"Just then the regular garbage truck came down the alley. The driver asked some of us if we had seen the recycling mixed with the garbage and said that they have been telling their supervisor for some time that this was happening but nothing had been done to stop it. They asked us to please call the mayor's hotline 727-1000 to report it, but then said it would be better to call the collection supervisor, Mike Moore. One neighbor reached him and reported what she had seen and asked what advantage the recycling people get by dumping recycling into the supercans. She was told that the blue recycling bins were smaller so it takes longer to dump them. By putting the contents into the bigger supercans it took them less time, but they were not supposed to be doing it."
The problem isn't limited to private homes, either. Danielle in Cleveland Park told me, "I see it all the time in our building, the Monterey. From my window I can see the trash men go into our basement and bring out the trash containers and the recycling containers and put it all in the trash truck."
Recycling in the District of Columbia hasn't been halted. One DC Government representative said, "Yes, we are recycling. We recycled over 22,000 tons of glass, paper and plastic [in 2006]."
Material brought to the recycling center gets processed using a variety of technologies including magnets and fans to separate the metals. People who've watched recycling in action report it as being a very "cool" process.
So why is some recycling mixed with the trash? There are two explanations. First, what appears to be co-mingling of recycling and trash is really a benign shortcut taken to make the day go easier for the hard-working recycling and trash workers. It's simply faster and less work to dump the recycling from the smaller container into the larger supercan and then hoist the supercan containing the recycling into the recycling truck. The city uses the same trucks for recycling and trash collection, so it's easy to mistake this for mixing the two together, especially if you're watching before the morning's caffeine has taken effect.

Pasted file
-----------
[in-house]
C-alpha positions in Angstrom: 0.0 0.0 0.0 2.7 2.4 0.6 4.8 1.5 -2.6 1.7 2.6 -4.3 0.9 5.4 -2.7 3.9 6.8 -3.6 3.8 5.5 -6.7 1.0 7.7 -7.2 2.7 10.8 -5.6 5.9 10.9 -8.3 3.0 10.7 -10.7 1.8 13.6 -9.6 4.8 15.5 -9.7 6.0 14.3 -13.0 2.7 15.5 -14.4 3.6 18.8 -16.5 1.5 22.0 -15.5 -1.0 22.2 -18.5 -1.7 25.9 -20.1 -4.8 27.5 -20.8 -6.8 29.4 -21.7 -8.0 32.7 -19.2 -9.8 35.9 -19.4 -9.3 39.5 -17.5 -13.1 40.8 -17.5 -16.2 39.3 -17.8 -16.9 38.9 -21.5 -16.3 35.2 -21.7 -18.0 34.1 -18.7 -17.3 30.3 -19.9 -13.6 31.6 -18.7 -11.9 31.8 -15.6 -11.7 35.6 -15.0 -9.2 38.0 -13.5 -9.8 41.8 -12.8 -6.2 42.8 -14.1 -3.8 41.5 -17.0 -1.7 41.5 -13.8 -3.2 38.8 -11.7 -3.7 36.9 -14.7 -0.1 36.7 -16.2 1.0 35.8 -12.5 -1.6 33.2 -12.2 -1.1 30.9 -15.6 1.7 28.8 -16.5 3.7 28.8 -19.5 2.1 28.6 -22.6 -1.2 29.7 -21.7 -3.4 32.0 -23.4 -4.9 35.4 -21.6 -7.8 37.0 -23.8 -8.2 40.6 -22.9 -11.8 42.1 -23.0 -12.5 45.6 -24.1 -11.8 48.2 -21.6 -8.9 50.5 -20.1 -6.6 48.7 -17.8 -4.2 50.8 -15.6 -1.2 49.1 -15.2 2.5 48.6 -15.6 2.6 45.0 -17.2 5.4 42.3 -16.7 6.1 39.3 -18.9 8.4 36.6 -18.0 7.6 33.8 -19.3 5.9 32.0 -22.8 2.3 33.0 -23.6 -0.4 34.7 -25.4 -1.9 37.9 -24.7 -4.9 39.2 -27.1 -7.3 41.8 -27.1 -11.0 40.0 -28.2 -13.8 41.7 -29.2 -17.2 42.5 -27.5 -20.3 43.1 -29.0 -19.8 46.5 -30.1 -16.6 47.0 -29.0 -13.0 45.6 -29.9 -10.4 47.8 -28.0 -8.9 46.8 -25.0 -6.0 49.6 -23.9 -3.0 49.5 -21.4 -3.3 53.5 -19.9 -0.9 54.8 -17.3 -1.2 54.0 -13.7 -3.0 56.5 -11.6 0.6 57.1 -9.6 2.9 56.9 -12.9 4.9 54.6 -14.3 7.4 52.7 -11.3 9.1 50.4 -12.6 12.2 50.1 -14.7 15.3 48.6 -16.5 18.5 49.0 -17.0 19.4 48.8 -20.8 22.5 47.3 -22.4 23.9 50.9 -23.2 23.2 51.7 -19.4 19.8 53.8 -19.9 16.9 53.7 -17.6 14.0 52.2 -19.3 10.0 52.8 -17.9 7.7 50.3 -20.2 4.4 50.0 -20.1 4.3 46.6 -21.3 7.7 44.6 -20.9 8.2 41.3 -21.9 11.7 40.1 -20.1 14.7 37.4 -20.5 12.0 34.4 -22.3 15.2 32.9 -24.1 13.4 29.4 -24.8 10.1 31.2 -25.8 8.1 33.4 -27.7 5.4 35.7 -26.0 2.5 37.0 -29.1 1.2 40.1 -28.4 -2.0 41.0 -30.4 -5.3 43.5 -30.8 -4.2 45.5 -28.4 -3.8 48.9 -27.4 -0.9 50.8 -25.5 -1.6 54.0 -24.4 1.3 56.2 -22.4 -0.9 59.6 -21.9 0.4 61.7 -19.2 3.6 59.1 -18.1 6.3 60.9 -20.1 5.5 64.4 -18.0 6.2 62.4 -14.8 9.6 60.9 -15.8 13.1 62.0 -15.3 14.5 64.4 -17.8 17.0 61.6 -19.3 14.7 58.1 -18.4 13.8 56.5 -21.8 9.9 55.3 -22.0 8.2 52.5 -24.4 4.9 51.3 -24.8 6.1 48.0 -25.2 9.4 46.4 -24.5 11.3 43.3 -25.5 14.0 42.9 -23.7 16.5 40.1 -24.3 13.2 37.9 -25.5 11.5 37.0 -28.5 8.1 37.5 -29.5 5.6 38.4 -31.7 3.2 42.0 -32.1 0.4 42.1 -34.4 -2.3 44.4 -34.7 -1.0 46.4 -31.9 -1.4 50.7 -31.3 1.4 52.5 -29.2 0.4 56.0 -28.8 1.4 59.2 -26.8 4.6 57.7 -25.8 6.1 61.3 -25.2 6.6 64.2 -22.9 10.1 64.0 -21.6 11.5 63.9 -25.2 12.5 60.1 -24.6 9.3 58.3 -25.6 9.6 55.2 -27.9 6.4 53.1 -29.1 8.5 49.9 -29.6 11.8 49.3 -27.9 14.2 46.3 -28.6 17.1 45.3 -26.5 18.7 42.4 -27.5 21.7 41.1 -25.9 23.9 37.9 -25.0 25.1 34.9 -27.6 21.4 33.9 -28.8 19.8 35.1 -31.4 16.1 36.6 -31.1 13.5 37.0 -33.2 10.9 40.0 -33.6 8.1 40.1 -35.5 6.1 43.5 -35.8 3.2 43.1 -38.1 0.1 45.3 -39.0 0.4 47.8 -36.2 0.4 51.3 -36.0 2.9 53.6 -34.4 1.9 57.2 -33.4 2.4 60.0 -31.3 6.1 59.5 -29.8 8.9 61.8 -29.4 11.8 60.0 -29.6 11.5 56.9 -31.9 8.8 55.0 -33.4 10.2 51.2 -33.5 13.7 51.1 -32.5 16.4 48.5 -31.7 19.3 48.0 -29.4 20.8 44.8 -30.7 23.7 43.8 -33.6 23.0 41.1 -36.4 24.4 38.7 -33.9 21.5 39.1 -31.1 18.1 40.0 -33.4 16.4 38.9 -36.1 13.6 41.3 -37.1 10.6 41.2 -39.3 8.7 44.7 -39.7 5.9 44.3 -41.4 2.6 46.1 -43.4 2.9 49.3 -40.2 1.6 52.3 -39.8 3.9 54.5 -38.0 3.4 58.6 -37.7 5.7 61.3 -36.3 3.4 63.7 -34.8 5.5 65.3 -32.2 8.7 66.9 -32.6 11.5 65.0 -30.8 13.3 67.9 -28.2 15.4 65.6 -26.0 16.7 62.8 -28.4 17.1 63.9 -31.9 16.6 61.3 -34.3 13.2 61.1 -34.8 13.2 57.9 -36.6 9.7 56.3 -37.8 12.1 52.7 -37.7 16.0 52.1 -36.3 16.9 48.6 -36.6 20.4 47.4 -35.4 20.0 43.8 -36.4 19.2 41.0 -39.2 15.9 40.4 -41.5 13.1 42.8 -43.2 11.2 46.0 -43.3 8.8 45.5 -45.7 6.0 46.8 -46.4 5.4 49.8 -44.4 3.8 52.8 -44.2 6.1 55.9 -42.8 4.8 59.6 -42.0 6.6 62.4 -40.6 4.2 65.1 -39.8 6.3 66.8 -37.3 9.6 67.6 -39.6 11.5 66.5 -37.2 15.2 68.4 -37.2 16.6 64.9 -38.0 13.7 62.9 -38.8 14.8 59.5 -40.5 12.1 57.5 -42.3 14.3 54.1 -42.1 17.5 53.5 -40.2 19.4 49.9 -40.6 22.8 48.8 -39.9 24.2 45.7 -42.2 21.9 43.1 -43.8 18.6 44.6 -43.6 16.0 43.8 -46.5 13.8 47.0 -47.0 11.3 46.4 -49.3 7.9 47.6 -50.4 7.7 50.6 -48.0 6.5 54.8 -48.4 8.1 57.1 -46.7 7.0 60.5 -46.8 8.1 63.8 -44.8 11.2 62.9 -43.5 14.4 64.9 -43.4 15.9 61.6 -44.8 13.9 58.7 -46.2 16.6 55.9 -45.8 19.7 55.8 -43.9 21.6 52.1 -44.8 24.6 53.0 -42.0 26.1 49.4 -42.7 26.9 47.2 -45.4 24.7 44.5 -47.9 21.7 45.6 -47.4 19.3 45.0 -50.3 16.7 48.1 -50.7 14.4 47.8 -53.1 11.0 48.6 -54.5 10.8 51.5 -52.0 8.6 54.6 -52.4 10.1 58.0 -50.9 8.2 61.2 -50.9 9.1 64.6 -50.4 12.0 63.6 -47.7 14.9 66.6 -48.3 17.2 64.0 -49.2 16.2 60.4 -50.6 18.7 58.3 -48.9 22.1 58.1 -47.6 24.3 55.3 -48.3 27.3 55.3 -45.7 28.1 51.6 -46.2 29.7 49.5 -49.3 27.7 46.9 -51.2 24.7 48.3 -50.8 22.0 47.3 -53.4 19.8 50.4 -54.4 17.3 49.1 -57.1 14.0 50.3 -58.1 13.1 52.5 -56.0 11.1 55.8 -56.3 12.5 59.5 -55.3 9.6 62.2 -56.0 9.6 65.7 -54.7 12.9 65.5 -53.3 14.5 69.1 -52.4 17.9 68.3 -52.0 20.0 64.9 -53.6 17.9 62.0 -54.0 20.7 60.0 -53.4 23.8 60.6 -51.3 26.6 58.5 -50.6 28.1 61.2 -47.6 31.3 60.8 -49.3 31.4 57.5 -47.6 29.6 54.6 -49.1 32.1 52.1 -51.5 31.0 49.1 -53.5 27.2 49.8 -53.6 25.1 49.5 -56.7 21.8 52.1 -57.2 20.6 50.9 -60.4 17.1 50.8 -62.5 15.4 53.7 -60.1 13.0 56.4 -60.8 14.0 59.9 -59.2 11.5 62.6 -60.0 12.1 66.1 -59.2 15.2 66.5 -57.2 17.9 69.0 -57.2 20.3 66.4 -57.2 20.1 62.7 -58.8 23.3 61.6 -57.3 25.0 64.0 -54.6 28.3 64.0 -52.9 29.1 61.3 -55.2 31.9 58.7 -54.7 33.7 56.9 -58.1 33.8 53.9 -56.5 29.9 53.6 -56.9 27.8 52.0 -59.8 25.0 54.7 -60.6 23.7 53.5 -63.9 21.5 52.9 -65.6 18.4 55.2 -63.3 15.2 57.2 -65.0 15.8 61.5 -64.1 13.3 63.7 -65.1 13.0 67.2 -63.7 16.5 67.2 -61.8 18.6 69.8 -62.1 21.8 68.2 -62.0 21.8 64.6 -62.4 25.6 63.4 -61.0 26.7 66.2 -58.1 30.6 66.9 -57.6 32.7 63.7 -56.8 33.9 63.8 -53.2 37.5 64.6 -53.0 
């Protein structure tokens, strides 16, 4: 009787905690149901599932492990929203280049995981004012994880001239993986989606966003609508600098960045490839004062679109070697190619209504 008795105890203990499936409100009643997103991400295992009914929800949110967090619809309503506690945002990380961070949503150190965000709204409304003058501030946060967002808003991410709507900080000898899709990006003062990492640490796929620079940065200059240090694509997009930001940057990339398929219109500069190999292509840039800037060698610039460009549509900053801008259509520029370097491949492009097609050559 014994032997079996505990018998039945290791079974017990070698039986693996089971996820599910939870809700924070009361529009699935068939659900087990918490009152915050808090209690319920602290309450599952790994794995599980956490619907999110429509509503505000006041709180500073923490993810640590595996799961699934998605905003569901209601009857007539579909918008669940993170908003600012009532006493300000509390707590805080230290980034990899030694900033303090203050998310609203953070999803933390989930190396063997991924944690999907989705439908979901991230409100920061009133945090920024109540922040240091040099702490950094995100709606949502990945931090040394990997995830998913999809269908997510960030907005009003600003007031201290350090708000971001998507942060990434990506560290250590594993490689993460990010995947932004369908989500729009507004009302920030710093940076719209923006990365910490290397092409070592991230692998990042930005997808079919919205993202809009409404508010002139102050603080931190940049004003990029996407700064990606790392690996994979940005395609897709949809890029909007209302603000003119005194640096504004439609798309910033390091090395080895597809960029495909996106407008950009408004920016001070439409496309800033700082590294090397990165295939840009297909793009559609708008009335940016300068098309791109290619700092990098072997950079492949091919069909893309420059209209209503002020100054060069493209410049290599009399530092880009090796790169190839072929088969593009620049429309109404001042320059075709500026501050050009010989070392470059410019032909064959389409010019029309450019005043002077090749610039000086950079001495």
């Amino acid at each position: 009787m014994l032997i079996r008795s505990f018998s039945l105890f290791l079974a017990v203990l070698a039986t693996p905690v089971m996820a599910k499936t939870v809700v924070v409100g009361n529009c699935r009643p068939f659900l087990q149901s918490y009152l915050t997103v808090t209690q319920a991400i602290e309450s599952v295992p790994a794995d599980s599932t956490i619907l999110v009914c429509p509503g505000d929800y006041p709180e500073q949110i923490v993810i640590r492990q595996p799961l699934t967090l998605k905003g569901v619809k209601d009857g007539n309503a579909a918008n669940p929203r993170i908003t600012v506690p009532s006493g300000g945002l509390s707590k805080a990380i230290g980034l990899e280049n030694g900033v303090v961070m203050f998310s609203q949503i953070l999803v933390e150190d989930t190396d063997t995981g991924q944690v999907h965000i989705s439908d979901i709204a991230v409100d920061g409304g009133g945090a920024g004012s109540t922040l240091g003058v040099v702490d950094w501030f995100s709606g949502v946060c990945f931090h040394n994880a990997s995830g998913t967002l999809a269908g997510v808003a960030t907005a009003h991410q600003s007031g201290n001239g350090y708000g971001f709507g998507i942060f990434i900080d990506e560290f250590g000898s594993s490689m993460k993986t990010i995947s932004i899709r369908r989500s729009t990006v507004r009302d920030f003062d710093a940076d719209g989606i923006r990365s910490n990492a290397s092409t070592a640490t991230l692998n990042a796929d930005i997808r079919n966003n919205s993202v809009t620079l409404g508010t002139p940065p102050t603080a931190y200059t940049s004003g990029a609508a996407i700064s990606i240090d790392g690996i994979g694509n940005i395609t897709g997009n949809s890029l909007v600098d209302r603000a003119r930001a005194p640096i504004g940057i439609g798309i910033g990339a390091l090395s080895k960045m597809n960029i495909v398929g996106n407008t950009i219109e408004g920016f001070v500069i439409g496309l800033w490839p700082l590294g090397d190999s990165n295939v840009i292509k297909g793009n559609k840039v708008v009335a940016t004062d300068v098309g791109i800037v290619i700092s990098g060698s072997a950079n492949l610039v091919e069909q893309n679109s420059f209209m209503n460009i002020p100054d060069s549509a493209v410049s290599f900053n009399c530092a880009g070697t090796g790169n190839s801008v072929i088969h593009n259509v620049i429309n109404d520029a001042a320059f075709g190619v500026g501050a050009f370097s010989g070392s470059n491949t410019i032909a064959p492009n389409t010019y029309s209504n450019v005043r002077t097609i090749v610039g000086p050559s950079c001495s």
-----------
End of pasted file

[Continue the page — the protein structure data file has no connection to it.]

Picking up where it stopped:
But sometimes --and this is what numerous people have reported-- the trash and recycling do get mixed together and nothing's recycled on that block. It's a mistake; that's not supposed to happen. And the city is taking steps to ensure that it doesn't happen, Hallie Clemm at the Department of Public Works told me. To help prevent trash and recycling from being co-mingled even once, the city has barred trash and recycling collectors from using the shortcut of putting the recycling into an empty supercan. The city wants to give recycling an edge by avoiding any perception that recycling is being diminished, and will penalize workers who do that. Second, Hallie Clemm asks residents to report any instance of trash and recycling co-mingling. Include the truck number (usually on the driver's door), street and time of day you saw this when you call 202-727-1000.
Update, July, 2008: Reports are coming in from the Cleveland Park and Chevy Chase neighborhoods, once again, about what appears to be trash and recycling being co-mingled. So the "perception" part of the problem, a year later, has not been alleviated. That does raise questions, once again, about what is ultimately happening to recycling in the District of Columbia. The Cleveland Park Listserv has had some message posts about this.